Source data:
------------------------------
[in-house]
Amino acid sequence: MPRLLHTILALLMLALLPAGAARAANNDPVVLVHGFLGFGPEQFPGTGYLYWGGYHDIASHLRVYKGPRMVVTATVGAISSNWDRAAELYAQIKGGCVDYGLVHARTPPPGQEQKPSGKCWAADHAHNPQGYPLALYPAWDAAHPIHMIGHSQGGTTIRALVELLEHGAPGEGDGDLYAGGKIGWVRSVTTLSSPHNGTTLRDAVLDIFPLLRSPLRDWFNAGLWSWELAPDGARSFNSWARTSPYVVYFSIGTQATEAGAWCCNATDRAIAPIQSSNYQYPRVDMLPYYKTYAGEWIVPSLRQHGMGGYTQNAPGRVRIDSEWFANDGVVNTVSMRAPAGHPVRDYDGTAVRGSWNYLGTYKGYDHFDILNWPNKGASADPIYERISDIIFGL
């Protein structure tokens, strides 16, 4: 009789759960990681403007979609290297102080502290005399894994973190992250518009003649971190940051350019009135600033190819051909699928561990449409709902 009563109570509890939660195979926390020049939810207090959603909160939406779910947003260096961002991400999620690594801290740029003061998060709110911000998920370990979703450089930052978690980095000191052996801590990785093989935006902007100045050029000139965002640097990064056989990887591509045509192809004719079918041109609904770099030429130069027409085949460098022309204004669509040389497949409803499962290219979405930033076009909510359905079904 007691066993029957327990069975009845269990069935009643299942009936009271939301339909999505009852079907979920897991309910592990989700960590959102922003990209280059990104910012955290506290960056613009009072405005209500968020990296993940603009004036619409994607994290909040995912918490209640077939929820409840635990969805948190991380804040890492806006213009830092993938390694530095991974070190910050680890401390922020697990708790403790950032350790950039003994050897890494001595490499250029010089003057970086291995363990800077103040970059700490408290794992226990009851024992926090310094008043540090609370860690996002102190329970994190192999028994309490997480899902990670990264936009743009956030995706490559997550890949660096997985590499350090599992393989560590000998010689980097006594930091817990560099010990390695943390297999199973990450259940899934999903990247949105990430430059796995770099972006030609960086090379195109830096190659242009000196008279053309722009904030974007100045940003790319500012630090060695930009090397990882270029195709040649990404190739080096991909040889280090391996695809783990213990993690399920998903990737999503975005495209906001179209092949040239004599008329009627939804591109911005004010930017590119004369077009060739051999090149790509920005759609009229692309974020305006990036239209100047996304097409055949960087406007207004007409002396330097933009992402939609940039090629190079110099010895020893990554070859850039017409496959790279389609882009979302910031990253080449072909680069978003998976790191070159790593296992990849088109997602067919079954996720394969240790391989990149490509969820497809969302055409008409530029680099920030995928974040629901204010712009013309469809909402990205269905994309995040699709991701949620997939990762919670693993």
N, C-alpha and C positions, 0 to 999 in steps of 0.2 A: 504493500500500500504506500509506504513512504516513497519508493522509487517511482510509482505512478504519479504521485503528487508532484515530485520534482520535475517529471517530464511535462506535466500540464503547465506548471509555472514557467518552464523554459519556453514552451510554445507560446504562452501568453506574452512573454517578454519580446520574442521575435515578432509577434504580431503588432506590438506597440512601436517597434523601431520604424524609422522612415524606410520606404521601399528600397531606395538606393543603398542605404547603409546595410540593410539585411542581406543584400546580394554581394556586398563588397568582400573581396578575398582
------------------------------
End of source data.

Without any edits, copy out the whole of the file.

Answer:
[in-house]
Amino acid sequence: MPRLLHTILALLMLALLPAGAARAANNDPVVLVHGFLGFGPEQFPGTGYLYWGGYHDIASHLRVYKGPRMVVTATVGAISSNWDRAAELYAQIKGGCVDYGLVHARTPPPGQEQKPSGKCWAADHAHNPQGYPLALYPAWDAAHPIHMIGHSQGGTTIRALVELLEHGAPGEGDGDLYAGGKIGWVRSVTTLSSPHNGTTLRDAVLDIFPLLRSPLRDWFNAGLWSWELAPDGARSFNSWARTSPYVVYFSIGTQATEAGAWCCNATDRAIAPIQSSNYQYPRVDMLPYYKTYAGEWIVPSLRQHGMGGYTQNAPGRVRIDSEWFANDGVVNTVSMRAPAGHPVRDYDGTAVRGSWNYLGTYKGYDHFDILNWPNKGASADPIYERISDIIFGL
């Protein structure tokens, strides 16, 4: 009789759960990681403007979609290297102080502290005399894994973190992250518009003649971190940051350019009135600033190819051909699928561990449409709902 009563109570509890939660195979926390020049939810207090959603909160939406779910947003260096961002991400999620690594801290740029003061998060709110911000998920370990979703450089930052978690980095000191052996801590990785093989935006902007100045050029000139965002640097990064056989990887591509045509192809004719079918041109609904770099030429130069027409085949460098022309204004669509040389497949409803499962290219979405930033076009909510359905079904 007691066993029957327990069975009845269990069935009643299942009936009271939301339909999505009852079907979920897991309910592990989700960590959102922003990209280059990104910012955290506290960056613009009072405005209500968020990296993940603009004036619409994607994290909040995912918490209640077939929820409840635990969805948190991380804040890492806006213009830092993938390694530095991974070190910050680890401390922020697990708790403790950032350790950039003994050897890494001595490499250029010089003057970086291995363990800077103040970059700490408290794992226990009851024992926090310094008043540090609370860690996002102190329970994190192999028994309490997480899902990670990264936009743009956030995706490559997550890949660096997985590499350090599992393989560590000998010689980097006594930091817990560099010990390695943390297999199973990450259940899934999903990247949105990430430059796995770099972006030609960086090379195109830096190659242009000196008279053309722009904030974007100045940003790319500012630090060695930009090397990882270029195709040649990404190739080096991909040889280090391996695809783990213990993690399920998903990737999503975005495209906001179209092949040239004599008329009627939804591109911005004010930017590119004369077009060739051999090149790509920005759609009229692309974020305006990036239209100047996304097409055949960087406007207004007409002396330097933009992402939609940039090629190079110099010895020893990554070859850039017409496959790279389609882009979302910031990253080449072909680069978003998976790191070159790593296992990849088109997602067919079954996720394969240790391989990149490509969820497809969302055409008409530029680099920030995928974040629901204010712009013309469809909402990205269905994309995040699709991701949620997939990762919670693993």
N, C-alpha and C positions, 0 to 999 in steps of 0.2 A: 504493500500500500504506500509506504513512504516513497519508493522509487517511482510509482505512478504519479504521485503528487508532484515530485520534482520535475517529471517530464511535462506535466500540464503547465506548471509555472514557467518552464523554459519556453514552451510554445507560446504562452501568453506574452512573454517578454519580446520574442521575435515578432509577434504580431503588432506590438506597440512601436517597434523601431520604424524609422522612415524606410520606404521601399528600397531606395538606393543603398542605404547603409546595410540593410539585411542581406543584400546580394554581394556586398563588397568582400573581396578575398582